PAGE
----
HIV and HCV
The reason for including HIV and Hepatitis C (HCV) on the list of exclusion criteria is more out of lack of research than conclusive evidence that ibogaine interacts poorly with HIV or HCV patients. Most studies have not included HIV-positive patients, although there have been reports of non-symptomatic HIV patients who have undergone treatment without issue. While the NIDA originally included HIV and HCV on their list of exclusion criteria, lack of evidence shouldn’t necessarily keep people from undergoing needed addiction treatment.
Mental illness is another major topic of debate surrounding ibogaine. While conservative researchers think mental illness should be an automatic disqualifier, others argue that most people use ibogaine to treat addiction, which often overlaps with mental disorders like depression, anxiety, and PTSD. Lumping all mental illness into an exclusion criteria would discount a large portion of the population that ibogaine seeks to treat, and none of the ibogaine-related deaths recorded thus far showed mental illness as a central factor. More research is clearly needed, but, meanwhile, it is recommended that all patients get mental health and personality assessments before treatment and discuss any implications with their provider.
As with some other psychedelics, ibogaine has a stronger effect on women than men. This does not seem to only be a case of weight to dose ratio; rather, it seems women are actually more sensitive to ibogaine’s effects. Of course, being a woman doesn’t disqualify you from ibogaine treatment, but it’s important to understand that a particular dose may have a stronger effect on you than your male cohort.
Ultimately, these risks are all mitigated with the help of a trained guide or nurse, so it’s important that any clinic you choose has a trained professional on hand should a crisis arise.
What an Ibogaine Provider Should Ask You For
The majority of risks associated with ibogaine could have been mitigated by an improved medical screening process prior to treatment. As ibogaine therapy is still a loosely regulated field, it’s important that patients are assured of their provider’s professionalism and feel comfortable that any medical emergencies will be properly handled.
Basically, the more medical information gathered beforehand the better—not only for your own health but also for a provider wanting to track recovery rates—but there are four key things every provider should ask you for:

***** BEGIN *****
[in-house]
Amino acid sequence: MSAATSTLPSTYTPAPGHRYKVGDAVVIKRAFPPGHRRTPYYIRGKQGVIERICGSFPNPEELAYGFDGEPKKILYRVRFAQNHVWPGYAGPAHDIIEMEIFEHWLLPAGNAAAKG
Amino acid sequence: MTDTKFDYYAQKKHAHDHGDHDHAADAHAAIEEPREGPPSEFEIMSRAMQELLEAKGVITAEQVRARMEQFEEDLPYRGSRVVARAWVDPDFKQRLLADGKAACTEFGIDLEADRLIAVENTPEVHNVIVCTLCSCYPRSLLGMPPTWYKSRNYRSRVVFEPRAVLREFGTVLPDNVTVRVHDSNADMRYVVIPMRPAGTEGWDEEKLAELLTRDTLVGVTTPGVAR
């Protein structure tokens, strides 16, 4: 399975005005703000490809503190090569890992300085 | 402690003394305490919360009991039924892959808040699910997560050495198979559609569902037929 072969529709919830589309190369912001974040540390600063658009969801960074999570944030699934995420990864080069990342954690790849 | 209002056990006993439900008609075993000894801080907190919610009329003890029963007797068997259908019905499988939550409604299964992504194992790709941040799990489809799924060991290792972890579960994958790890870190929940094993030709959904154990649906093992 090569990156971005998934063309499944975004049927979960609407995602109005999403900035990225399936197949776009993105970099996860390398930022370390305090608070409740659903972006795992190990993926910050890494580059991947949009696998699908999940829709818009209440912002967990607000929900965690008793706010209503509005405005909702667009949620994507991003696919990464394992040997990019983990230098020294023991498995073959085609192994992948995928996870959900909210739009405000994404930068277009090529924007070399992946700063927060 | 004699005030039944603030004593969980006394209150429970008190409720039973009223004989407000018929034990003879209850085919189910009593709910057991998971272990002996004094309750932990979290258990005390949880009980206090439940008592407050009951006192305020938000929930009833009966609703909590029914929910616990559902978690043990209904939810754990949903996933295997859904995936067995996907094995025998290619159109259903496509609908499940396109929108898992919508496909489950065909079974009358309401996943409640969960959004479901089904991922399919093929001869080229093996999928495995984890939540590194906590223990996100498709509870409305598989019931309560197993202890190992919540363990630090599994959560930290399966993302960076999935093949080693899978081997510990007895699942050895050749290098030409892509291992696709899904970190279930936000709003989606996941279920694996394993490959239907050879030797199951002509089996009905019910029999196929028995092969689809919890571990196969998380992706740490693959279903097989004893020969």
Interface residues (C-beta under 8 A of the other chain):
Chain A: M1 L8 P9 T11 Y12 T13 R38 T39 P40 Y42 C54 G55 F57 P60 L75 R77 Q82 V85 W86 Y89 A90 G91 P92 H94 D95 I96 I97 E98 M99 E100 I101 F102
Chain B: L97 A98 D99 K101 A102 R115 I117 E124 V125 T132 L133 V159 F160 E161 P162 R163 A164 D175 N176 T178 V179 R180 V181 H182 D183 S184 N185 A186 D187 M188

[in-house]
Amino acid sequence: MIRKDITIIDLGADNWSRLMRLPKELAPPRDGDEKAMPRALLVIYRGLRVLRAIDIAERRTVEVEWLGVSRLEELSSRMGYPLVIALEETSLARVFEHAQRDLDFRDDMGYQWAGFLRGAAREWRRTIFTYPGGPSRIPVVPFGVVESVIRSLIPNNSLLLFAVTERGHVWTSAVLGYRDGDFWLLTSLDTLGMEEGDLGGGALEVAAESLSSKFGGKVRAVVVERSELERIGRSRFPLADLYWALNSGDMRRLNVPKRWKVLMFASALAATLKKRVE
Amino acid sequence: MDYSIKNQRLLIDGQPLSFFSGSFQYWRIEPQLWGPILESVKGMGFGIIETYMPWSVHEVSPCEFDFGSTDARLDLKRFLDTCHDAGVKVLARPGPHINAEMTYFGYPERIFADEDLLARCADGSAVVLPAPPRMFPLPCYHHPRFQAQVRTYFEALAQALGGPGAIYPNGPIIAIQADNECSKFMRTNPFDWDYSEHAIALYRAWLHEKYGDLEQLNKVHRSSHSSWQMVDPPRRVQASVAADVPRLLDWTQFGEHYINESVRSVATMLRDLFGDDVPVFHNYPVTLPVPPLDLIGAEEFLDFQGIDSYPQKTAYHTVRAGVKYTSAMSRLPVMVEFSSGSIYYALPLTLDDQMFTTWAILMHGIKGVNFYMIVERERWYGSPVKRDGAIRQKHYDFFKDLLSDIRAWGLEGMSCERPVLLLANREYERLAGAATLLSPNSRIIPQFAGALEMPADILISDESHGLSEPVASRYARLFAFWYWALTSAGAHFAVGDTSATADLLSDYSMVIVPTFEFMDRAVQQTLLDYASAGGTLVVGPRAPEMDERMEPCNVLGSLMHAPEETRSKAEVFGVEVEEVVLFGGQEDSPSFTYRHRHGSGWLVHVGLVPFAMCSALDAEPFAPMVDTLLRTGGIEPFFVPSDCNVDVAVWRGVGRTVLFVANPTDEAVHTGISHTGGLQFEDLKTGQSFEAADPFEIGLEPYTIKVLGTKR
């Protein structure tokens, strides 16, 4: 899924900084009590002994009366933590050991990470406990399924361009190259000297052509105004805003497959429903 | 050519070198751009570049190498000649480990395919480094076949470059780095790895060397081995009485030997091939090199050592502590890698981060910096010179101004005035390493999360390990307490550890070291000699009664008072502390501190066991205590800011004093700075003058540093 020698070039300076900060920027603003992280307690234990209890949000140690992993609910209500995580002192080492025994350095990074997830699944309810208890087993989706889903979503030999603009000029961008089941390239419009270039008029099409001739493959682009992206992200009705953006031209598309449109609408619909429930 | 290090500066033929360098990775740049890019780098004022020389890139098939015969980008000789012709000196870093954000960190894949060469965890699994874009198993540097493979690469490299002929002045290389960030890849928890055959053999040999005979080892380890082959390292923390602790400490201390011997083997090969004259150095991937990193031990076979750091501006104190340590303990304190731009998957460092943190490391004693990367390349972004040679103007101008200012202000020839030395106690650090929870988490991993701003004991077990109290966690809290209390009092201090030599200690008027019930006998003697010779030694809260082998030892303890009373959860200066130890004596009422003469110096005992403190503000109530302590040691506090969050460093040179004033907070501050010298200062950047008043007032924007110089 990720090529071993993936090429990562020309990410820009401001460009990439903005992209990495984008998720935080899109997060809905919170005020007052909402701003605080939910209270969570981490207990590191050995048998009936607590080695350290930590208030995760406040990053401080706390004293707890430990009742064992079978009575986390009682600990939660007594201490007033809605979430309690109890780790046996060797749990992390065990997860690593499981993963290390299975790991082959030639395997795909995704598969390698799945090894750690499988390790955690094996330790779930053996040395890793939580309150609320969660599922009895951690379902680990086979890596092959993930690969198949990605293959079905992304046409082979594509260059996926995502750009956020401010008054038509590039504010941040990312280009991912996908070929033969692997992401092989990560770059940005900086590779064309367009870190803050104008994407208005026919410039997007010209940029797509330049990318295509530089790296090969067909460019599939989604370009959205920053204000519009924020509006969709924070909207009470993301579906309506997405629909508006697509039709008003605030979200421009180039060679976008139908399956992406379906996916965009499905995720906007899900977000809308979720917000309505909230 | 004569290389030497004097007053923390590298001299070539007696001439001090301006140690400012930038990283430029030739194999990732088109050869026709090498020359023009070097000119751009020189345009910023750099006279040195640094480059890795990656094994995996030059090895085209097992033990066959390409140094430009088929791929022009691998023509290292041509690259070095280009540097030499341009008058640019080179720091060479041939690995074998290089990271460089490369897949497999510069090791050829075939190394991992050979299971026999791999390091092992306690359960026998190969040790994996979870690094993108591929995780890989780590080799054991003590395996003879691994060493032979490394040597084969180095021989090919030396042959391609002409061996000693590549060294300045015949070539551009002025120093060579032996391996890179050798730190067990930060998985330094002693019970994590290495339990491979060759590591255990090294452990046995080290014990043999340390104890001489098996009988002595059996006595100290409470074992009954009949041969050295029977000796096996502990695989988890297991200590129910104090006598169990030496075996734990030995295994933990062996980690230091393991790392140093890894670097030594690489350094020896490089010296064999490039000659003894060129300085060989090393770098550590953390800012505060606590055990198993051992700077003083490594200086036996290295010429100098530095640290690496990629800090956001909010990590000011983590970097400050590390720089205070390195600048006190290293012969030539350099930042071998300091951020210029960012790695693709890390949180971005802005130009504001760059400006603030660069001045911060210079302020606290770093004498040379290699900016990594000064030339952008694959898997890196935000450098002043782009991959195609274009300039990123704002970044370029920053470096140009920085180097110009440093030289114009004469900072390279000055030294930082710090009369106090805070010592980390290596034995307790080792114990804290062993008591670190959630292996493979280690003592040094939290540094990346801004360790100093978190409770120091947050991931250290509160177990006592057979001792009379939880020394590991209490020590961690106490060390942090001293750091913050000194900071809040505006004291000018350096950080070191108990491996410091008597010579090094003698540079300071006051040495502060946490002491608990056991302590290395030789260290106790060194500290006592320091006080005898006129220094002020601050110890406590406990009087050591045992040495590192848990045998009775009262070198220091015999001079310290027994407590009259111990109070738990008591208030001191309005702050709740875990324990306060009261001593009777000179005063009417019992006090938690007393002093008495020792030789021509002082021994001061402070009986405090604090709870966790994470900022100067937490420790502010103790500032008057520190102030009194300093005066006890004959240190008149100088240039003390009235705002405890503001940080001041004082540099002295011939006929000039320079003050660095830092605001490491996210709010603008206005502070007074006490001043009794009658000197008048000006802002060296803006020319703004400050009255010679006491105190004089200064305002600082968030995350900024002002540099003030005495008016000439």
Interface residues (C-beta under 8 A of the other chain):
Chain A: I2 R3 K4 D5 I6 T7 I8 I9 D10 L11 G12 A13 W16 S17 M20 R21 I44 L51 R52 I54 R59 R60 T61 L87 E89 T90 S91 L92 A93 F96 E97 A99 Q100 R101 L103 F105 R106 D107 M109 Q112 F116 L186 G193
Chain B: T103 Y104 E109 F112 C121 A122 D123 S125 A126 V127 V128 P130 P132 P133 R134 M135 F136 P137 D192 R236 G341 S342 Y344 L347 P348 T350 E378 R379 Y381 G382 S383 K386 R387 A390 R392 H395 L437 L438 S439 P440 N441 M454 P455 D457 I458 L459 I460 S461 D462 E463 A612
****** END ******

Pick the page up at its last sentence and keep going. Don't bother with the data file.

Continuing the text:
- EKG: An EKG tests for electric imbalances in your heart and helps determine if you have an existing cardiac condition. Any patient undergoing ibogaine treatment should be required to submit an EKG to confirm their cardiac health. An ECG is also recommended for patients over 60.
- Bloodwork: Blood chemistry is indicative of a patient’s overall health, particularly their liver health (which is of concern with ibogaine and other addiction treatments). Typically, a patient should receive a SMA-20 test (which evaluates chemistry levels) and a CBC test (which assesses total blood count).
- Medical History: Reputable ibogaine providers should ask for your complete medical history, either in the form of a questionnaire or by accessing your medical files. You should be completely honest when answering all questions to avoid possible risks.
- Mental and Personality Assessments: Ideally, ibogaine providers have every patient complete a Beck Depression Inventory and a Multiphasic Personality Inventory to determine the overall mental health of a patient. Some mental disorders, such as chronic major depression, may be a disqualifier for treatment.
The most important part of the screening process is trust and open communication. As you collect these records and start a conversation with a prospective provider, you should feel certain that all your questions are answered fully and honestly so you can go into treatment feeling confident.
The conversation about ibogaine and health risks is far from over. But even with these risks, it’s clear from research and personal success stories that ibogaine can be effective as an addiction interrupter. It’s only by educating individuals and fostering honest communication between providers and patients that we can mitigate the risks of ibogaine treatment and maximize its unique benefits to society as an addiction treatment.